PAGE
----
We had an interesting discussion during critique group recently. It was spurred on by Miley Cyrus’ song, The Climb. The idea is clear. If people don’t enjoy the journey, then getting to the top of the hill can be a big disappointment.
In critique group the connotation was about getting published. I tried to advocate the need to keep trying, because getting published is what writing is all about. The publishing business is so competitive, and the odds are so much against us, that writers can’t afford to take their eyes off the mark.
Therefore the goal is to get published, then promote and sell your book. Build your brand and get published again.
Now, before you misunderstand, let me say I get it. It’s like waiting for Christmas and being disappointed when the big event finally comes. Rather than enjoy the season we sometimes anticipate the event to the exclusion of other activities. Therefore, I think enjoying the journey is great advice. After all, if you aren’t where you are, you ain’t nowhere.
So, not that she isn’t right, I just think it’s easy for Miley Cyrus to give that advice, her brand is known all over, but for those who struggle to get where she is, stopping to smell the roses could be fatal. They could get passed by. Why not take the roses with you on your journey?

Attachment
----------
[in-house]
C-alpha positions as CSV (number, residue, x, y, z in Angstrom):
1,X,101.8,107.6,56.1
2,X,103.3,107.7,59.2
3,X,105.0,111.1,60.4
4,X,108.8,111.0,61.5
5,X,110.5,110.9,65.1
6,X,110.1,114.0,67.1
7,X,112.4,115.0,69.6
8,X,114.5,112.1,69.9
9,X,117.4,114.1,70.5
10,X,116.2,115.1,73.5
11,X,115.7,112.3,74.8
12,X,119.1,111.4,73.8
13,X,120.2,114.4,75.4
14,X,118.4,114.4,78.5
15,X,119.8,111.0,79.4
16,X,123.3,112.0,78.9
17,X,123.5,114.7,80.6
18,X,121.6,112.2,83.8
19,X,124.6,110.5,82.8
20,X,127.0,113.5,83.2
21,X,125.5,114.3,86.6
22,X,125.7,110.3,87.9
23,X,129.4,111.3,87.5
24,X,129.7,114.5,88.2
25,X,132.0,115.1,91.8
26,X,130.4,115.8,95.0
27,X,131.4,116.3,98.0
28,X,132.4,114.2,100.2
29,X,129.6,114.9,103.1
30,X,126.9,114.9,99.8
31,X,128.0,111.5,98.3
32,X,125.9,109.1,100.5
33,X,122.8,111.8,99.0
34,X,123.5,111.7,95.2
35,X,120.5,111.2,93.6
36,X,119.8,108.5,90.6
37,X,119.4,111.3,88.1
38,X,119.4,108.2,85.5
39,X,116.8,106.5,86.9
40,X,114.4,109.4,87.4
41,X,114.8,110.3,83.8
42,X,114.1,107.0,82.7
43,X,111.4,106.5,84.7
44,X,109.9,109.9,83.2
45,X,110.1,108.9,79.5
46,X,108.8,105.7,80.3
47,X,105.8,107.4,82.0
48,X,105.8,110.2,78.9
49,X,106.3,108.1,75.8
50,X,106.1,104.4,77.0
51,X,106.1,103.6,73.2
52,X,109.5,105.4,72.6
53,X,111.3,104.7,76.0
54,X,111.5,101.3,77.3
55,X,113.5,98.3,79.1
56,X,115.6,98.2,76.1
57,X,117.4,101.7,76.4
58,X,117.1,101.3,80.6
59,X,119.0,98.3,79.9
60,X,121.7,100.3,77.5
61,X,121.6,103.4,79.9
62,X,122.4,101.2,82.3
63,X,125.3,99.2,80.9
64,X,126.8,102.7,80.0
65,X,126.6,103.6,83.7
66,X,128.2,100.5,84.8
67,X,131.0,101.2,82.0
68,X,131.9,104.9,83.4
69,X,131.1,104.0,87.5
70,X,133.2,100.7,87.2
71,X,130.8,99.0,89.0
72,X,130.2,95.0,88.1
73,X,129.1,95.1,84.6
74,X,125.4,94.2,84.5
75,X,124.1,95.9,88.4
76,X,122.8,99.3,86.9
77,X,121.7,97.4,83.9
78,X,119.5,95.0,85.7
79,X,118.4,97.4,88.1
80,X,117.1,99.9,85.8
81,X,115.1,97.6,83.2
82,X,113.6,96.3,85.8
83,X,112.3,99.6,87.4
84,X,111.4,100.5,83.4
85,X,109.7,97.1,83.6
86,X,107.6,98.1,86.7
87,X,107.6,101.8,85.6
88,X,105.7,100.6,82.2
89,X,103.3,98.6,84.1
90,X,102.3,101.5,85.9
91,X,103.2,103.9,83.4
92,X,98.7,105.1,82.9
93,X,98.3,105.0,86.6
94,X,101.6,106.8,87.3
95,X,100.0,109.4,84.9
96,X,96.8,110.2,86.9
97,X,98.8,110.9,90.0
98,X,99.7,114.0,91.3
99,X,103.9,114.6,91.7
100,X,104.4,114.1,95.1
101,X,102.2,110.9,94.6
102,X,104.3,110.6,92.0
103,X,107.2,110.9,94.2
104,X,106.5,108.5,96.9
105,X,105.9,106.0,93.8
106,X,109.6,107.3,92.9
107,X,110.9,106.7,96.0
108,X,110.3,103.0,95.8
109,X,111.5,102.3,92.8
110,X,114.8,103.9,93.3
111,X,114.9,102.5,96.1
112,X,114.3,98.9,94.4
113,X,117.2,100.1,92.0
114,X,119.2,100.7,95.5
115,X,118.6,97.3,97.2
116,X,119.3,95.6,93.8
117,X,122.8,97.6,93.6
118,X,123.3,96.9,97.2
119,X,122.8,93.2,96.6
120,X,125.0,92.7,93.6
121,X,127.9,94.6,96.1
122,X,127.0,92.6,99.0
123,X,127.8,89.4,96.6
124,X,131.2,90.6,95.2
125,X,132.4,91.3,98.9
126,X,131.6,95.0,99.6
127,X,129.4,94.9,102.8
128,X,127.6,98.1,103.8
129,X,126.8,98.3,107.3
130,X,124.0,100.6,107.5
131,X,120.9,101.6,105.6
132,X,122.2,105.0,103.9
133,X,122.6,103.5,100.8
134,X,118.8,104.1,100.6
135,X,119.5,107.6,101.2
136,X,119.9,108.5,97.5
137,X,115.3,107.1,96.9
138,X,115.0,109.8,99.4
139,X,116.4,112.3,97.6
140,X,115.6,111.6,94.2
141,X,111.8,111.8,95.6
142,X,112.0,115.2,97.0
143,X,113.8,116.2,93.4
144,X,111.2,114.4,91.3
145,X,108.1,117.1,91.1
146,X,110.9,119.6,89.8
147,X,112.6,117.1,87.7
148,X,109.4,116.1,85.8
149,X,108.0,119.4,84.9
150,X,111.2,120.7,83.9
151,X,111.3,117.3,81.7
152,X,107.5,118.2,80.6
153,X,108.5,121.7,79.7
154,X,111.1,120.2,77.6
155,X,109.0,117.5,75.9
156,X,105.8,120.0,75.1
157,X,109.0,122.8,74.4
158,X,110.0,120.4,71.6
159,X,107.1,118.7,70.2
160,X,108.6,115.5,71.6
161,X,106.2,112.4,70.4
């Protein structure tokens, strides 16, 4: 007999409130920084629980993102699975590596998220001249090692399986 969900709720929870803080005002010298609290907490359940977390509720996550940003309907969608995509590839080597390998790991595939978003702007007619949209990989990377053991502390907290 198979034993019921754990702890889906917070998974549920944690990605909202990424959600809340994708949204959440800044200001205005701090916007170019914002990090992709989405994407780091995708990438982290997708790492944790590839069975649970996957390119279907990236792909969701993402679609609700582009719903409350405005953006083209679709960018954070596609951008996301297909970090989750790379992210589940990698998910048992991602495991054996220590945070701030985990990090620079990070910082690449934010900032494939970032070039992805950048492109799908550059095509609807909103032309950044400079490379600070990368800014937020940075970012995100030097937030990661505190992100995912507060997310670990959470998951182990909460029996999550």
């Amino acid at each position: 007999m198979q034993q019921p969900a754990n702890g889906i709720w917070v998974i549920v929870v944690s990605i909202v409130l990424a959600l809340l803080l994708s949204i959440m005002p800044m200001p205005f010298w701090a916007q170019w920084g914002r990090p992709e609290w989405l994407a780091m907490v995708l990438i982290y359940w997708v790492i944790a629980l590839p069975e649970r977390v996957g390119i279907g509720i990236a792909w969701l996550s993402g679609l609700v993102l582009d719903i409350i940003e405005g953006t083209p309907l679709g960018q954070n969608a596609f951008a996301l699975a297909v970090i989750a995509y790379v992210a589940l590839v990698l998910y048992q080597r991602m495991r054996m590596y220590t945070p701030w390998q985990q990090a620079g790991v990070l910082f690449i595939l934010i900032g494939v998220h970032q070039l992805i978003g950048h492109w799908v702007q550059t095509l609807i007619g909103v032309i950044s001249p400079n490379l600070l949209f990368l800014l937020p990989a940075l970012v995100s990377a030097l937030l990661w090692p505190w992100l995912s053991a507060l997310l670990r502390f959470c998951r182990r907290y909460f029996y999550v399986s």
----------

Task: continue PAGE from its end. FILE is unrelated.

The truth is, we all have responsibilities. We all need to enjoy our life. It’s the only one we get. There are many authors (especially in the LDS market) who suffer major disappointment after the release of their first book.
With that being said, it’s still easier for a published author to get published again. Now, you’ll undoubtedly point out that everyone has to submit and be rejected, and you would be right. However, with all things considered, publishers do give preference to an established author with a proven sales record. The rest of us have to work harder and keep our eyes on the goal, even if the realization is not what we expected. If you take your eyes off your goal, you might never reach it.
As you know, I used to go backpacking in the mountains. It was great to get back to nature and find new vistas, but I discovered a propensity toward taking my eyes off the goal. Often, when I stopped to rest in a beautiful place, I’d get so caught up in the views, the greater goal was forgotten. I’d set up camp and go back home in the morning. Finally, I learned to take pictures along the way, and keep my goal in sight.
My advice to all aspiring Authors is, keep your eye on the prize. Yes, enjoying the journey is very important, but it’s hard to reach a goal if you don’t know where it is. Live a good, rich life and be prepared for setbacks, because they will come even after publication. Deal with it and move on. Enjoy the journey, but don’t get sidetracked, and never, never, give up.
Good luck with your writing—see you next week.